Page:Popular Science Monthly Volume 80.djvu/601

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NO one who is interested in China and in things Chinese, and no one to whom the evolution of thought appeals, can fail to appreciate the recent articles by Dr. Edmunds, the learned president of the Canton Christian College, upon science among the Chinese.[1] His extensive travels in all portions of the country, his own scientific attainments, his wide acquaintance with Chinese scholars, his connection with numerous scientific expeditions, and his official position at the head of one of the most progressive colleges in the country, all qualify him to speak as one having authority.

It is, however, quite natural that one whose tastes are not primarily in the line of mathematics should fail to do justice to the work of Chinese scholars in this field. It is true that this work was not of a high order, and yet it must be said that it ranked with that which was being done in other branches of science, and had not the relatively low standing that would be inferred from Dr. Edmund's statements. These statements are summarized in the following:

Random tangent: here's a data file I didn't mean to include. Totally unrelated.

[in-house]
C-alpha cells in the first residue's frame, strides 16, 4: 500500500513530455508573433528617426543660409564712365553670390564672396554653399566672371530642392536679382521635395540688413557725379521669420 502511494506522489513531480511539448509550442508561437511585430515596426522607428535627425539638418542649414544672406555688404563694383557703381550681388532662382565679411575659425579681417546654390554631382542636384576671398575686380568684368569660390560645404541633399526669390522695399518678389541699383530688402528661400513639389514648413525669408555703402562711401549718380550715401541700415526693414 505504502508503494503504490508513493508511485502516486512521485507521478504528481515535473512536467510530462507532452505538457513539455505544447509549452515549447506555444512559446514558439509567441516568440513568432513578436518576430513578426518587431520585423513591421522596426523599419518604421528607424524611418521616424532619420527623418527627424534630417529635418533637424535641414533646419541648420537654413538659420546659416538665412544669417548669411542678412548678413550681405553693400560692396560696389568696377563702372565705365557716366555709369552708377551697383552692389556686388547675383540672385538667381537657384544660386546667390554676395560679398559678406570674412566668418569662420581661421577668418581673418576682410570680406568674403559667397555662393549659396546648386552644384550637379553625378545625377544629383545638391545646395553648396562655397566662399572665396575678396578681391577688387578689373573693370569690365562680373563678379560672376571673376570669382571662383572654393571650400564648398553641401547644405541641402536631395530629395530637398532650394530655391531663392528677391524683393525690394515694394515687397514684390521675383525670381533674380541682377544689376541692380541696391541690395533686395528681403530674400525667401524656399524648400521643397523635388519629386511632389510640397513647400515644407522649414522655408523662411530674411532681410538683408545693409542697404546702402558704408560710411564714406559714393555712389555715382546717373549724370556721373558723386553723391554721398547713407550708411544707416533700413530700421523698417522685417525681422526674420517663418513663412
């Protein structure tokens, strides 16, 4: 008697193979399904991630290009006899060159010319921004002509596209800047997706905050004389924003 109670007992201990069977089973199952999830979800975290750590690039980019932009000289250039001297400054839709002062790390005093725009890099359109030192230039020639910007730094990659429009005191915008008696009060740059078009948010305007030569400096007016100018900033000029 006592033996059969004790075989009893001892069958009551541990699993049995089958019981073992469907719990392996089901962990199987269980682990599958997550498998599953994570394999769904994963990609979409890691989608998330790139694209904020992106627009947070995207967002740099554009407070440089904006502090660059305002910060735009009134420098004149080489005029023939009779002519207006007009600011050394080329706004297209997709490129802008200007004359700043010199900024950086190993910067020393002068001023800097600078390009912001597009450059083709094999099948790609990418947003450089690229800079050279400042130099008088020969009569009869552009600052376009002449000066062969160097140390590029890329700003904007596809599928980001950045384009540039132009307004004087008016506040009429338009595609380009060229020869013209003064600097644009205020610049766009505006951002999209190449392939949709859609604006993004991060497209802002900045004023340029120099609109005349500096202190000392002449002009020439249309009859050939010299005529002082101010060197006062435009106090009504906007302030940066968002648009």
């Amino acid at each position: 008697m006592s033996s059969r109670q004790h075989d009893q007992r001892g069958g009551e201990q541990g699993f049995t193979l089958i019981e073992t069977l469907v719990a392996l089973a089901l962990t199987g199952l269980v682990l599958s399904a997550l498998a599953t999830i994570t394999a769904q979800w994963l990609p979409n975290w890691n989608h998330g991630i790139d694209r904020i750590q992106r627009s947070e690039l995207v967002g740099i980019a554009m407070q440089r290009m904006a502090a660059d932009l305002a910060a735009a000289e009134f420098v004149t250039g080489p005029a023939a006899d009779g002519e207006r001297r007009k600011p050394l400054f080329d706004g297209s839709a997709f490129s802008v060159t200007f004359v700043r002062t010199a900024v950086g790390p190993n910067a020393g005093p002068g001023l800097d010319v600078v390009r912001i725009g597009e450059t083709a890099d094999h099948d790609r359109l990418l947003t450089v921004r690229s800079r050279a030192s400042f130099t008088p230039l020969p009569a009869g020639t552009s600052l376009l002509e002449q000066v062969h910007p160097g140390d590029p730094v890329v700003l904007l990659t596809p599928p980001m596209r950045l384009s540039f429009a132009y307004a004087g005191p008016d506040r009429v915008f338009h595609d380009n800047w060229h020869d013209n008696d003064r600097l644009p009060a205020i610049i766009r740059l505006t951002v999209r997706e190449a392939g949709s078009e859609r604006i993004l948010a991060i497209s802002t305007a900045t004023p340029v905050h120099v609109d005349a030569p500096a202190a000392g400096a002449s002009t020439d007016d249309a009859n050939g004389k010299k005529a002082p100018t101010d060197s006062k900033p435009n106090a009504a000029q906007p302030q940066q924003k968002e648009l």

The study of arithmetic has attracted attention among the Chinese from early times, and notices found in historical works indicate some treatises[2] extant even in the Han Dynasty (206 B.C.-A.D. 214), followed by a great number of general and particular works down to the Sung Dynasty (1020-1120 A.D.). The Hindu processes in algebra were known to Chinese mathematicians, but though studied even after intercourse between the countries had ceased, these branches made slow progress down to the end of the Ming Dynasty (A.D. 1368-1644).[3]

Now as a matter of fact there is a good deal known of the mathematics of China in the pre-Christian era, and in certain respects their algebra in the Middle Ages was much in advance of that of their European contemporaries. Furthermore, this algebra appears to have been indigenous to China. While Sanskrit was known there very early, and by about 800 A.D. was even taught in Japan (through the writings of the great scholar, Kōbō Daishi), there is nothing in the mathematics of either country that shows dependence upon any known works of Hindu scholars. On the contrary, it would seem that Brahmagupta, who

  1. The Popular Science Monthly, Vol. LXXTX., p. 521; Vol. LXXX., p. 22.
  2. Misprinted "treaties" in the original.
  3. Vol. LXXIX., p. 527. Substantially repeated in Vol. LXXX., p. 30.